Telling them in advance doesn't change that. Being legal doesn't change that.

Thanks for your post.

To get back to my point, when was 1-day's notice legal? 100 years ago? 300 years ago? Never?

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The sooner private rentals get consolidated into the hands of properly regulated corporations the better. Putting the roofs over people's heads in the hands of unregulated, uninformed and usually cash-poor amateurs is the worst way to organise residential housing. If amateurs want exposure to privately rented housing, let them buy shares in these corporations.

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The sooner private rentals get consolidated into the hands of properly regulated corporations the better. Putting the roofs over people's heads in the hands of unregulated, uninformed and usually cash-poor amateurs is the worst way to organise residential housing. If amateurs want exposure to privately rented housing, let them buy shares in these corporations.

No you can't trust big corporations, they're only in it to make a profit. If you give it to a local authority they will make a loss and the council tax payers will be fleeced. No regulate the sector over to the state, Big GOVERNMENT is always better !

Do you get the sarcasm?

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The sooner private rentals get consolidated into the hands of properly regulated corporations the better. Putting the roofs over people's heads in the hands of unregulated, uninformed and usually cash-poor amateurs is the worst way to organise residential housing. If amateurs want exposure to privately rented housing, let them buy shares in these corporations.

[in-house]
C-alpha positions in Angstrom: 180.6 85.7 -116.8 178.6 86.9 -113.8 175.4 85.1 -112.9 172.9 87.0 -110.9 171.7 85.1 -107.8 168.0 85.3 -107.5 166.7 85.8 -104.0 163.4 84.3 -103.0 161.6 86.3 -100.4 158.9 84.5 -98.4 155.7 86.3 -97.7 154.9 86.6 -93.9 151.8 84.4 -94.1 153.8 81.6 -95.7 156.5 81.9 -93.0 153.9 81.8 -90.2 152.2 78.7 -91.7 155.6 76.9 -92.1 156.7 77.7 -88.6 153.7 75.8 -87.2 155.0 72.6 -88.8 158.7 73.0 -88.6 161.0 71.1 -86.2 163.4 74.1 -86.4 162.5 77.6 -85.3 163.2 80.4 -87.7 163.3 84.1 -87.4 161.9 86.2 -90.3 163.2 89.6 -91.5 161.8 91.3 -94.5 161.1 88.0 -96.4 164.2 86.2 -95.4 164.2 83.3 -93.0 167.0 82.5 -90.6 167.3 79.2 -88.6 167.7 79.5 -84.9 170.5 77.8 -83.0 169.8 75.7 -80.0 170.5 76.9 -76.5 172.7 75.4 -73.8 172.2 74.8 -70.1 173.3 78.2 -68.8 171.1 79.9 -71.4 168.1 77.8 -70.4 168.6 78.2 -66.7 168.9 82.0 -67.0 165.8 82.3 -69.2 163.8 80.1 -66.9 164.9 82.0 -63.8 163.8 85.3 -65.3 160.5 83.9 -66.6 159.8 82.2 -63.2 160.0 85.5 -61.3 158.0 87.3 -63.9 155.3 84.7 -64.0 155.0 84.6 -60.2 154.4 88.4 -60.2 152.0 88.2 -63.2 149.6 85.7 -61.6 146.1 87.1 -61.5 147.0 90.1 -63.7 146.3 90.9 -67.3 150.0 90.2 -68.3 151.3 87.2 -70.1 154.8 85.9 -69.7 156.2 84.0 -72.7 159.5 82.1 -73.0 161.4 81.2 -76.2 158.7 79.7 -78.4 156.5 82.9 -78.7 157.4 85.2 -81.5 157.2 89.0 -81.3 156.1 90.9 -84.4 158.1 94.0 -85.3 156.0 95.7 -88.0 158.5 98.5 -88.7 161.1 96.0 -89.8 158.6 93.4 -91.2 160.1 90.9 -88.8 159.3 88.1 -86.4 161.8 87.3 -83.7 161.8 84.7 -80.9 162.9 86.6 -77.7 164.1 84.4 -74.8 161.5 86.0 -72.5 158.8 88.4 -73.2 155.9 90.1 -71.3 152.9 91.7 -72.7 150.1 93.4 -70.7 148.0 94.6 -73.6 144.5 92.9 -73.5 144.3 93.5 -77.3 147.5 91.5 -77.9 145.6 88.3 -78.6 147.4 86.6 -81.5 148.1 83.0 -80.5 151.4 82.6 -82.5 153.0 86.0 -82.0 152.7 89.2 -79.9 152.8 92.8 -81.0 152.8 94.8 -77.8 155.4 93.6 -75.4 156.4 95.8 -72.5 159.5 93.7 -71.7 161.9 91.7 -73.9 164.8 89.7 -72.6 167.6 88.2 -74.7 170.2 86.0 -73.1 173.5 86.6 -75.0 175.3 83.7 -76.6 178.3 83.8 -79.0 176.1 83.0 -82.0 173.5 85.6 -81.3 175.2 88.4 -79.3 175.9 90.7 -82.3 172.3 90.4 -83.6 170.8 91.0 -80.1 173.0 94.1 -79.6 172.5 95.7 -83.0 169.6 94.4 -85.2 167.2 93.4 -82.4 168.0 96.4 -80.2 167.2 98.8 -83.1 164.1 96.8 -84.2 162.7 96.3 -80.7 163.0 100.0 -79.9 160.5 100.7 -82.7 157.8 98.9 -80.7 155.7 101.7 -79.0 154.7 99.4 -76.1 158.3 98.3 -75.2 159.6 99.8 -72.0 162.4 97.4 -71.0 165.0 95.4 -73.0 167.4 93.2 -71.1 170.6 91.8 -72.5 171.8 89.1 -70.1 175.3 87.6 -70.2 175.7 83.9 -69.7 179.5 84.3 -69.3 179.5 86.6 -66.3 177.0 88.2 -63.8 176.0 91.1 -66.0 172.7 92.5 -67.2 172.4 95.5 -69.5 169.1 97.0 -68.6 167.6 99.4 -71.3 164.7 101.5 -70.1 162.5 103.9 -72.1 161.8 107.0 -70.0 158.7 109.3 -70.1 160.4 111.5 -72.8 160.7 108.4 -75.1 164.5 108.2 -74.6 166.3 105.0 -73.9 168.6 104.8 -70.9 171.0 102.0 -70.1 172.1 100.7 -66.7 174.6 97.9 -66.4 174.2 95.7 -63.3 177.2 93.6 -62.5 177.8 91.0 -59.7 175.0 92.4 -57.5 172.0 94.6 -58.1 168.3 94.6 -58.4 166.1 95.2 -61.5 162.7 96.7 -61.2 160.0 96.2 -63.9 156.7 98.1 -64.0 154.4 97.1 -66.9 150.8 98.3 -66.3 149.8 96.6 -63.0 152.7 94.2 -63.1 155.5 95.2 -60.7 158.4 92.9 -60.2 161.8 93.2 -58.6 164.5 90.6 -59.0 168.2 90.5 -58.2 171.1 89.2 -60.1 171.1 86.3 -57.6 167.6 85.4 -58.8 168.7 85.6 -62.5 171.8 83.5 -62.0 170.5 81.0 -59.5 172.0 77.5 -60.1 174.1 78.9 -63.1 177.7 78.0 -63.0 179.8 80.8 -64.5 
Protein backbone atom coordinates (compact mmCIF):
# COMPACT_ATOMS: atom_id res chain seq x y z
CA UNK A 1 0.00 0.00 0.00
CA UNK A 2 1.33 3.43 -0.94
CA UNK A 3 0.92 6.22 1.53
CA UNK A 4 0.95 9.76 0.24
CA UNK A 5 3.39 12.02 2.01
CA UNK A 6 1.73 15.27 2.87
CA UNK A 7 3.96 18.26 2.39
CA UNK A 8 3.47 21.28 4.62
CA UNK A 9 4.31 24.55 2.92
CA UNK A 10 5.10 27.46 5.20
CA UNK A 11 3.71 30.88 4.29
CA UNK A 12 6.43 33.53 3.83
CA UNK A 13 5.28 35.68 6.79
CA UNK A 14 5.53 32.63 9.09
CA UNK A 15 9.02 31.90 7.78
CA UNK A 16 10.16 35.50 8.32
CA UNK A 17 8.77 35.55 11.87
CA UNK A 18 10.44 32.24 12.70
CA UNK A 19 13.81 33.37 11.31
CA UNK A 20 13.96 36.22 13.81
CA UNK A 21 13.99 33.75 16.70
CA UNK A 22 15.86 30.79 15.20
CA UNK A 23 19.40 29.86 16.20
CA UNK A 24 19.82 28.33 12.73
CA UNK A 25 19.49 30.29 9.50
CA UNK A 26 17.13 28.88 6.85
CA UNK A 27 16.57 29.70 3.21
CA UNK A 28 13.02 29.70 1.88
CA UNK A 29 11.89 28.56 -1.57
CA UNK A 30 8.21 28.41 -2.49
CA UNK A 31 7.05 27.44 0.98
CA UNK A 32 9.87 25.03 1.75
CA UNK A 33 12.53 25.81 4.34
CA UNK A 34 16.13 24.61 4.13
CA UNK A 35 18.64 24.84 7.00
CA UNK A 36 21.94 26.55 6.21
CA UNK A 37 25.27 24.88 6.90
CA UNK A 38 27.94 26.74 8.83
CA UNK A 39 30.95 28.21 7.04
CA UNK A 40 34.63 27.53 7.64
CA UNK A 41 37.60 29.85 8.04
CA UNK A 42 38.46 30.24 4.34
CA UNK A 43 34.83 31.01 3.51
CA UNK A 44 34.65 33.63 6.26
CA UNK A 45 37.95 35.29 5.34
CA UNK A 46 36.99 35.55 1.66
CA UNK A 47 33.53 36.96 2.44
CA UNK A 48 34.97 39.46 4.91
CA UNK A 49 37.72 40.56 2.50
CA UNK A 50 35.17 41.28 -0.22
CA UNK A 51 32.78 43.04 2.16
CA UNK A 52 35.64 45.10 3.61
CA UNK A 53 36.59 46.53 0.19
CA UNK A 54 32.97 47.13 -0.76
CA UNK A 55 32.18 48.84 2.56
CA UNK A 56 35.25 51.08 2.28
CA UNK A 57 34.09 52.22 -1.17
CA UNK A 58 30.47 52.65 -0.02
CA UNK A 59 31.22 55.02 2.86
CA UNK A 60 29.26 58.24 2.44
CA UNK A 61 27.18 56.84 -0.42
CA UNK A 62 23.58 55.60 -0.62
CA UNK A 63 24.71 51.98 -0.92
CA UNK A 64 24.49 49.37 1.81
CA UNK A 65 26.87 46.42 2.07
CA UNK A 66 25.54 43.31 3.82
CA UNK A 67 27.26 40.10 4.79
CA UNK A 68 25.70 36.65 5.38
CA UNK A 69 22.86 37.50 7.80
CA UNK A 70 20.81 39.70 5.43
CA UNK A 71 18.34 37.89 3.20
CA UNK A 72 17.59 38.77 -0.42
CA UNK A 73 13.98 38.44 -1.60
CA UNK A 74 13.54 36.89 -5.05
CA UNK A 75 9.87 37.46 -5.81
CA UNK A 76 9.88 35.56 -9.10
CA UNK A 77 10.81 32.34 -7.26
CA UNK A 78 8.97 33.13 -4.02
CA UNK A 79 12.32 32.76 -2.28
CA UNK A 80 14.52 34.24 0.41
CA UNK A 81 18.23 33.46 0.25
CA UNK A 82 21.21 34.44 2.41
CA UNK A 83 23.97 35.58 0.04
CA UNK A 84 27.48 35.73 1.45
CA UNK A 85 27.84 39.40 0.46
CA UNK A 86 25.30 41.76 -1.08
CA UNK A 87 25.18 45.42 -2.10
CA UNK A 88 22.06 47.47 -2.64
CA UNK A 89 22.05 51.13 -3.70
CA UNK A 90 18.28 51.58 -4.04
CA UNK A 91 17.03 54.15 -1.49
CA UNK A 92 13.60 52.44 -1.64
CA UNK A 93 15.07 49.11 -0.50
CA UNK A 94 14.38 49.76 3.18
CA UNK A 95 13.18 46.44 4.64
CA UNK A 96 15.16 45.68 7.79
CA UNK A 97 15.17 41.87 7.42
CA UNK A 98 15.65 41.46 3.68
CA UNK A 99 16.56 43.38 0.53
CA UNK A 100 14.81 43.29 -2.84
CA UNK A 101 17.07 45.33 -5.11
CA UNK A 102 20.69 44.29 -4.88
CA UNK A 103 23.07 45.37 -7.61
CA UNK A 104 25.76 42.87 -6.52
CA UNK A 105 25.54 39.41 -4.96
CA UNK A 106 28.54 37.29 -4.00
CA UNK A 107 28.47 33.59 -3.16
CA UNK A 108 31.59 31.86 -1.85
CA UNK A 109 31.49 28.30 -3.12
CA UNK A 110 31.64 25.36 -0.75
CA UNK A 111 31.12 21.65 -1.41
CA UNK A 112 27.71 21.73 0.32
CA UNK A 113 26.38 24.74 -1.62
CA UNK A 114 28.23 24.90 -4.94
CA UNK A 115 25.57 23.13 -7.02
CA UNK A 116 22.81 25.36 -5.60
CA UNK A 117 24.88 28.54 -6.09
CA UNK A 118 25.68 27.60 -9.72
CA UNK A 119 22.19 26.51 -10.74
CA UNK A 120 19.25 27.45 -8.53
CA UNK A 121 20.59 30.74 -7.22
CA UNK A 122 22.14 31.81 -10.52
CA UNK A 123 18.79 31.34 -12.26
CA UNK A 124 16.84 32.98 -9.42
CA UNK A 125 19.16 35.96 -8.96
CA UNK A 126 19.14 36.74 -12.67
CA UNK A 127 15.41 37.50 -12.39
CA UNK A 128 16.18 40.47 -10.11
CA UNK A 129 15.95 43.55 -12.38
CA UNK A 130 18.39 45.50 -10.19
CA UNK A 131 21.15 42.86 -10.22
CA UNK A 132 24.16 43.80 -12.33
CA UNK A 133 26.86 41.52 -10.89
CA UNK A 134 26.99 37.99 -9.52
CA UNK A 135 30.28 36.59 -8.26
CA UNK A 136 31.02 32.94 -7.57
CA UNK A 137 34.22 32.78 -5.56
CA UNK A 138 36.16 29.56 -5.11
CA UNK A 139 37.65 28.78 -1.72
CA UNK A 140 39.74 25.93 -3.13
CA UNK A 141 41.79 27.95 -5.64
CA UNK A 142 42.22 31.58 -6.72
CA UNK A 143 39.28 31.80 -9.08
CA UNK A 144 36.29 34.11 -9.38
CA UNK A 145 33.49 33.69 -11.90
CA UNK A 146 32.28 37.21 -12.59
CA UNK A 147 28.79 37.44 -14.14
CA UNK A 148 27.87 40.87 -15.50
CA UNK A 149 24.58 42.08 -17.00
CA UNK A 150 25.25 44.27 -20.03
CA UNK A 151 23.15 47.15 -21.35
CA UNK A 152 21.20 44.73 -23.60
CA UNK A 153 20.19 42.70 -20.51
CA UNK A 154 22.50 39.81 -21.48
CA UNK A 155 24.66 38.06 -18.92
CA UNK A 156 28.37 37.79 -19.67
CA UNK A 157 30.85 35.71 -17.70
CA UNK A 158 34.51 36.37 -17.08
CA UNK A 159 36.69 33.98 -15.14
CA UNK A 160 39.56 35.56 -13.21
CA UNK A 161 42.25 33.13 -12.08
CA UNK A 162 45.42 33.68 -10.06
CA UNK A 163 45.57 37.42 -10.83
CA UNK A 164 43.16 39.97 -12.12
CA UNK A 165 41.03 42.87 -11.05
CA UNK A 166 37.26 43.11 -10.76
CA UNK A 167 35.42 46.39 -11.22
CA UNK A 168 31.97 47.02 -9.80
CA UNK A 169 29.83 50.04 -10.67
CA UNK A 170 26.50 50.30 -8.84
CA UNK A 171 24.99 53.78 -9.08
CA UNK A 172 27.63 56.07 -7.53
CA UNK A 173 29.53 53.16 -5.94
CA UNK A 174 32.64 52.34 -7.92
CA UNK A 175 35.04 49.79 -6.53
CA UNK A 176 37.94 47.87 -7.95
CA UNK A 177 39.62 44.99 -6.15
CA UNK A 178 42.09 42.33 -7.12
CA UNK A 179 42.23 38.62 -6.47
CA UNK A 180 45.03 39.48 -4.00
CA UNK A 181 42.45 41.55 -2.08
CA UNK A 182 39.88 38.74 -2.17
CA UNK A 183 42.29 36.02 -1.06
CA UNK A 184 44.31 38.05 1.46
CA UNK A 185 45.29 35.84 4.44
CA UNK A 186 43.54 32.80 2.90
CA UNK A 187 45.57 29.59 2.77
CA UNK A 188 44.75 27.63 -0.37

I agree, as long as the corps are proper bodies and fit for purpose. What chance of that??!

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No you can't trust big corporations, they're only in it to make a profit. If you give it to a local authority they will make a loss and the council tax payers will be fleeced. No regulate the sector over to the state, Big GOVERNMENT is always better !

Do you get the sarcasm?

I see, or maybe I don't.

You think that landlordism - owning, operating, making rules, and collecting money within specified geographical areas - shouldn't be done by government?

If that is what you think, then it's about the most ironic thing I've ever read.

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Guest eight

Another Rachmann wanabee who is " happy to extend" the notice period to the bounds of legality. How nice.

Not defending the guy (and "Premier League footballer" or indeed even "Southampton forward" are generous descriptions) but it doesn't explicitly say that he wants to re-let it. Sure it sounds amazing that anybody could think one day's notice would ever be reasonable but, in my experience, footballers entirely deserve their reputation for being a bit thick. Yet they themselves sometimes might only get told after the fact that they're going out on loan to Stenhousemuir, or wherever. It can be a pretty transient life.

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I see, or maybe I don't.

You think that landlordism - owning, operating, making rules, and collecting money within specified geographical areas - shouldn't be done by government?

If that is what you think, then it's about the most ironic thing I've ever read.

Are you a communist?

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just a small point, but two months notice does not end in eviction at that time.

eviction arrives after a court hearing, arguments submitted and the bailiffs turn up.

I cant understand why the tenants didnt go for the £100 incentive....

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Not defending the guy (and "Premier League footballer" or indeed even "Southampton forward" are generous descriptions) but it doesn't explicitly say that he wants to re-let it. Sure it sounds amazing that anybody could think one day's notice would ever be reasonable but, in my experience, footballers entirely deserve their reputation for being a bit thick. Yet they themselves sometimes might only get told after the fact that they're going out on loan to Stenhousemuir, or wherever. It can be a pretty transient life.